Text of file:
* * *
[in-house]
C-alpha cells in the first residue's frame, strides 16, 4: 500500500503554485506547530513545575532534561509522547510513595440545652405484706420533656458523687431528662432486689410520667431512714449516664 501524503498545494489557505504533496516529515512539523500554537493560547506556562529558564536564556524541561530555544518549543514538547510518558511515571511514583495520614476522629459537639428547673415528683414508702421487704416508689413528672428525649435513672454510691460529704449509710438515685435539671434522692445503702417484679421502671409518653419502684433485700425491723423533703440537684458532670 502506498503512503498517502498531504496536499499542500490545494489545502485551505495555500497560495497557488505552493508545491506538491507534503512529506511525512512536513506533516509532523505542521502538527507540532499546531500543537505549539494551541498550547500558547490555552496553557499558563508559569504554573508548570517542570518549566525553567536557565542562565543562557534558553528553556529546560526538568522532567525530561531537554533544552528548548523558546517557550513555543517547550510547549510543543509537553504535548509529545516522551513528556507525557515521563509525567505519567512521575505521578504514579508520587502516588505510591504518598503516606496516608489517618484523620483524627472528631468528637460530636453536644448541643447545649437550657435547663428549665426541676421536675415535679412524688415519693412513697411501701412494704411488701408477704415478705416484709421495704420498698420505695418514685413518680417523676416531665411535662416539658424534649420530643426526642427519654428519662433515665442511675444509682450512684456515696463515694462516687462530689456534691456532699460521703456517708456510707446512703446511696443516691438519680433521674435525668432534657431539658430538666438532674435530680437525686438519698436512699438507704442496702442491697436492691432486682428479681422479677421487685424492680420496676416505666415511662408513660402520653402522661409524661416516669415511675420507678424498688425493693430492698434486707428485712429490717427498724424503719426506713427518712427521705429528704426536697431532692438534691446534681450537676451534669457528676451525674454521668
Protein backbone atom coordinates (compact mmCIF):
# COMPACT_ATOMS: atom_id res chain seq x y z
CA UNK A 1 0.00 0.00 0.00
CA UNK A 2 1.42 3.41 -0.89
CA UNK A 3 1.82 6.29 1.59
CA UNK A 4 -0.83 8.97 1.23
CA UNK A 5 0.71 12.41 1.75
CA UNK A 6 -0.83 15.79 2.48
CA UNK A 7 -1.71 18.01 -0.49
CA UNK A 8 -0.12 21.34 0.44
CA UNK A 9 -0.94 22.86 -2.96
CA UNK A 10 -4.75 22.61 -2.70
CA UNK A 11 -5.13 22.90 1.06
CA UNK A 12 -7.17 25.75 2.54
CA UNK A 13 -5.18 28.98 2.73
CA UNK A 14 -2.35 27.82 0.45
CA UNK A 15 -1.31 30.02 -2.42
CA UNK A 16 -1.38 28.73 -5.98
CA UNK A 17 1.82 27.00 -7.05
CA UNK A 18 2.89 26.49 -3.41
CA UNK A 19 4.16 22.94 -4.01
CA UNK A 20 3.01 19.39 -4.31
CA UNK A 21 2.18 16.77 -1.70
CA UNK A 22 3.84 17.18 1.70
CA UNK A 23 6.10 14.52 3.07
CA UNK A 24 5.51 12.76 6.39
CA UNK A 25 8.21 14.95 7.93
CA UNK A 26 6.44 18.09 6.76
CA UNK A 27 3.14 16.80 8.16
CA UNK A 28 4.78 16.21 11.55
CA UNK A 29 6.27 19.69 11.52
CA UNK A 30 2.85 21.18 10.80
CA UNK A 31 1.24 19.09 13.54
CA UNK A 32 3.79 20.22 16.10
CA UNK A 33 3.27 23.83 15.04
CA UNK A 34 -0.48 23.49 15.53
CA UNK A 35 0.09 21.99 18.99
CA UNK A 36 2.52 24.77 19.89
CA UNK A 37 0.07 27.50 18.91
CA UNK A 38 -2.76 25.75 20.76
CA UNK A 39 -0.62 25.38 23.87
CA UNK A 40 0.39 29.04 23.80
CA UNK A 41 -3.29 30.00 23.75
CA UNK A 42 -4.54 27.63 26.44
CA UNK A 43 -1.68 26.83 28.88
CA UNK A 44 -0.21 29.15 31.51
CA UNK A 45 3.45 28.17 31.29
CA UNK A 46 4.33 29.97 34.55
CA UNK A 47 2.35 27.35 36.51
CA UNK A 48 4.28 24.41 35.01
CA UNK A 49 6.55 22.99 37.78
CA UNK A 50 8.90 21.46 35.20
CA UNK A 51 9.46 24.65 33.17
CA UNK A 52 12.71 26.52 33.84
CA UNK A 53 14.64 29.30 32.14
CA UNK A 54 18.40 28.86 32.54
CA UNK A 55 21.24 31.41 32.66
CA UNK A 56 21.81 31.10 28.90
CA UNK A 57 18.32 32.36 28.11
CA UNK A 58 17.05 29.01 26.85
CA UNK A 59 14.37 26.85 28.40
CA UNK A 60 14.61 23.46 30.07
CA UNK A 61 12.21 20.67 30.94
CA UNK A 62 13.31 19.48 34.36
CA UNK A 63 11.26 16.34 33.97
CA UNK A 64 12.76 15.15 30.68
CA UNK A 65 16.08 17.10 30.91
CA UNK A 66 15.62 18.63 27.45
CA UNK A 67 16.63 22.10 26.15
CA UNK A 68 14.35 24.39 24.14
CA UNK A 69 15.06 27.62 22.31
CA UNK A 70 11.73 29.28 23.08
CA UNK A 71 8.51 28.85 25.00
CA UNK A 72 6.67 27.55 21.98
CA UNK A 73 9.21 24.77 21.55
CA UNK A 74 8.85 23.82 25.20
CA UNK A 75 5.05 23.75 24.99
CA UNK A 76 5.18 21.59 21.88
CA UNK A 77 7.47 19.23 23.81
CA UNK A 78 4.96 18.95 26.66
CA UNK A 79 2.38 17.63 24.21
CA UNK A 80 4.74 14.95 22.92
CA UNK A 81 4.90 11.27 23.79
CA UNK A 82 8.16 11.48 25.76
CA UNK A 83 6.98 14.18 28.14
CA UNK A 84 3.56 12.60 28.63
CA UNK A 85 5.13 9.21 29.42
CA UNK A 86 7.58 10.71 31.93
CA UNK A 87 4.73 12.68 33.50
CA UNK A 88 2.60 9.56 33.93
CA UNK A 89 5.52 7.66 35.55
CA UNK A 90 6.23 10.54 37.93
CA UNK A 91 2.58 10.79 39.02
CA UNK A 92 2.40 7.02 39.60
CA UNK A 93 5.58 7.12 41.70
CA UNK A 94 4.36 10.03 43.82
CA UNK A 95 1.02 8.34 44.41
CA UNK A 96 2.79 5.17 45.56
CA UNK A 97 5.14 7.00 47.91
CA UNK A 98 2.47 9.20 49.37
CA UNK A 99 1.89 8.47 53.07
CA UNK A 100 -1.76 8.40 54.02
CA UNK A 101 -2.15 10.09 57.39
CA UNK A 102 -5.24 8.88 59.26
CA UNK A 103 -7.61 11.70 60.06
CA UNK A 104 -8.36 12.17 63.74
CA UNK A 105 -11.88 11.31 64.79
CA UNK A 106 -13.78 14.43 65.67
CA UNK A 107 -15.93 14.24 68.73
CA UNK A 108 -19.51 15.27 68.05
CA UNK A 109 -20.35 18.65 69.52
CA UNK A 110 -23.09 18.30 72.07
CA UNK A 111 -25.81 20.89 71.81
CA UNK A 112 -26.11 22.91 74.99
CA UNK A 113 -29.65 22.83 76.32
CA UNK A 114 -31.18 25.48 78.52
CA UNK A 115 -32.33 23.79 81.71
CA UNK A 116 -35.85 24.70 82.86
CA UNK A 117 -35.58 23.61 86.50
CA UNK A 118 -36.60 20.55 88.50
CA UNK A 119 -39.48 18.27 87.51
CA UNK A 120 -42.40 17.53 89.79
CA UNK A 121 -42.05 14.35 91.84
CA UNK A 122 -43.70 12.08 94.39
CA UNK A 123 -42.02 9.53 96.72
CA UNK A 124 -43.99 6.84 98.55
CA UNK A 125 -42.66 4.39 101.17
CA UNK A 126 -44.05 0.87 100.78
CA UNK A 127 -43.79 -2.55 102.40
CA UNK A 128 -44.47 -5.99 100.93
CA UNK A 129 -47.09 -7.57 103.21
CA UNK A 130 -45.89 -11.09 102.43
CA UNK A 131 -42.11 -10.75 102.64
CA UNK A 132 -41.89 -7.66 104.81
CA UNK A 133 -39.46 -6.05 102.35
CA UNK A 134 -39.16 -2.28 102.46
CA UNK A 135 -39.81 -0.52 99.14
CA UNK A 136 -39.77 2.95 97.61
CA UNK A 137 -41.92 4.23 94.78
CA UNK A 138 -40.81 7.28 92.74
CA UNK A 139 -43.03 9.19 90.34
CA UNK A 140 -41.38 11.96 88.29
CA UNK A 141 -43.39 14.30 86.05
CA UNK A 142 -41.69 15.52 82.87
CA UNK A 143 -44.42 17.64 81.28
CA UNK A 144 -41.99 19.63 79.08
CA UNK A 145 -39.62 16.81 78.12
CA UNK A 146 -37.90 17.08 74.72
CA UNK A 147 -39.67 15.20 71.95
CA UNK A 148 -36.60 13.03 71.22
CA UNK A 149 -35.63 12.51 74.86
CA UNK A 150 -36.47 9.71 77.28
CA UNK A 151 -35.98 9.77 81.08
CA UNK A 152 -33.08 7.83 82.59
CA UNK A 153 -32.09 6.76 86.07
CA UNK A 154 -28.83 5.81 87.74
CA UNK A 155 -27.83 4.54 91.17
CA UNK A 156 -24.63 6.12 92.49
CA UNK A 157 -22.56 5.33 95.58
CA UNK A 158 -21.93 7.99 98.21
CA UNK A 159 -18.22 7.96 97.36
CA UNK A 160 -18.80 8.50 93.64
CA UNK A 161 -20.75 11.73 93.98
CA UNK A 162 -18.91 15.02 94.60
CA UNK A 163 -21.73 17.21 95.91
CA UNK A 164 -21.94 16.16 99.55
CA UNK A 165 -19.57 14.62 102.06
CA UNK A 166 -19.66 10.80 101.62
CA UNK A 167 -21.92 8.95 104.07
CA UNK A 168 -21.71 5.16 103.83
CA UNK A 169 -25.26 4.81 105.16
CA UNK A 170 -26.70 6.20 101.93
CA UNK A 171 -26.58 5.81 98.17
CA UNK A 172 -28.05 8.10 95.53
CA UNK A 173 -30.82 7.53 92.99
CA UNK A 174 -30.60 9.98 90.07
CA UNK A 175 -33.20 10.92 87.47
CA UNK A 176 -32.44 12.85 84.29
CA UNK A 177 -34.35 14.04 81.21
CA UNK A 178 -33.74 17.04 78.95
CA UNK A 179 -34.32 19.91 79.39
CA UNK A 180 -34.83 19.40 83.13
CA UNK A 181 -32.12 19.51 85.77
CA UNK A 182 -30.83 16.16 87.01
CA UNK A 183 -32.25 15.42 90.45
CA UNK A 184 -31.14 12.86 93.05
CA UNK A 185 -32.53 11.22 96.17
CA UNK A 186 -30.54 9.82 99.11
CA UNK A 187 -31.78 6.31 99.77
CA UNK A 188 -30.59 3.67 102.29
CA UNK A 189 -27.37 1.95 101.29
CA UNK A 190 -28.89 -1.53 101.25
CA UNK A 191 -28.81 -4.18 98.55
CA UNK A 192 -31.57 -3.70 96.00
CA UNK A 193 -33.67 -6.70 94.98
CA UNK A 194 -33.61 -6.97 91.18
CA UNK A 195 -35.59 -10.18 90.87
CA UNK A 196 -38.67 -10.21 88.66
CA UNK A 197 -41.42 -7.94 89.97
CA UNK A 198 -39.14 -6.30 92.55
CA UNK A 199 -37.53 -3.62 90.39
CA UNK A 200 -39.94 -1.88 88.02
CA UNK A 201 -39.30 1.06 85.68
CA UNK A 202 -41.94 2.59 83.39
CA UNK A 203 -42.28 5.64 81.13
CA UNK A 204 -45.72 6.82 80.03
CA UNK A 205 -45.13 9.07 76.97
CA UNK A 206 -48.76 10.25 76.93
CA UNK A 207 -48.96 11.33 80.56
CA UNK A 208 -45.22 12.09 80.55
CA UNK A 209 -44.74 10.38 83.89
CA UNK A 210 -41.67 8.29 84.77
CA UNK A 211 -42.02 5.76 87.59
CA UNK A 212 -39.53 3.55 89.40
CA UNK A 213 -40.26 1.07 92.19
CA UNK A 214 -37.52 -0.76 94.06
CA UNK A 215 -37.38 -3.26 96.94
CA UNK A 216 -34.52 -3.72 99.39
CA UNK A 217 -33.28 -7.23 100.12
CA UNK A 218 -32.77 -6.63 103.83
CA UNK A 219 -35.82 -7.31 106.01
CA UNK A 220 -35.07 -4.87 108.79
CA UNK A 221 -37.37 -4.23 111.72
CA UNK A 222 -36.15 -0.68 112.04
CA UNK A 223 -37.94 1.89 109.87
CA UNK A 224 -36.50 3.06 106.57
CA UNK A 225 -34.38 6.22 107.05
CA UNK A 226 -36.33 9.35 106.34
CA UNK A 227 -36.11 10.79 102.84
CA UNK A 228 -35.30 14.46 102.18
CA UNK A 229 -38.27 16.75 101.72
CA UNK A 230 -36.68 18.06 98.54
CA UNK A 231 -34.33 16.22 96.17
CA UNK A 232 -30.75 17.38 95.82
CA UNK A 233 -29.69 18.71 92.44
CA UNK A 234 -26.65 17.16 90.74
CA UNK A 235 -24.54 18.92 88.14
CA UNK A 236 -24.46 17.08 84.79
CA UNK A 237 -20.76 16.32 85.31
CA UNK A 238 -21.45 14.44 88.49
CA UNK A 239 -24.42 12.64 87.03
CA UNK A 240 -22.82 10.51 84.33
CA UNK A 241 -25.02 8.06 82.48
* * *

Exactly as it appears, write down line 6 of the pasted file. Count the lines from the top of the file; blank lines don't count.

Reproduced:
CA UNK A 2 1.42 3.41 -0.89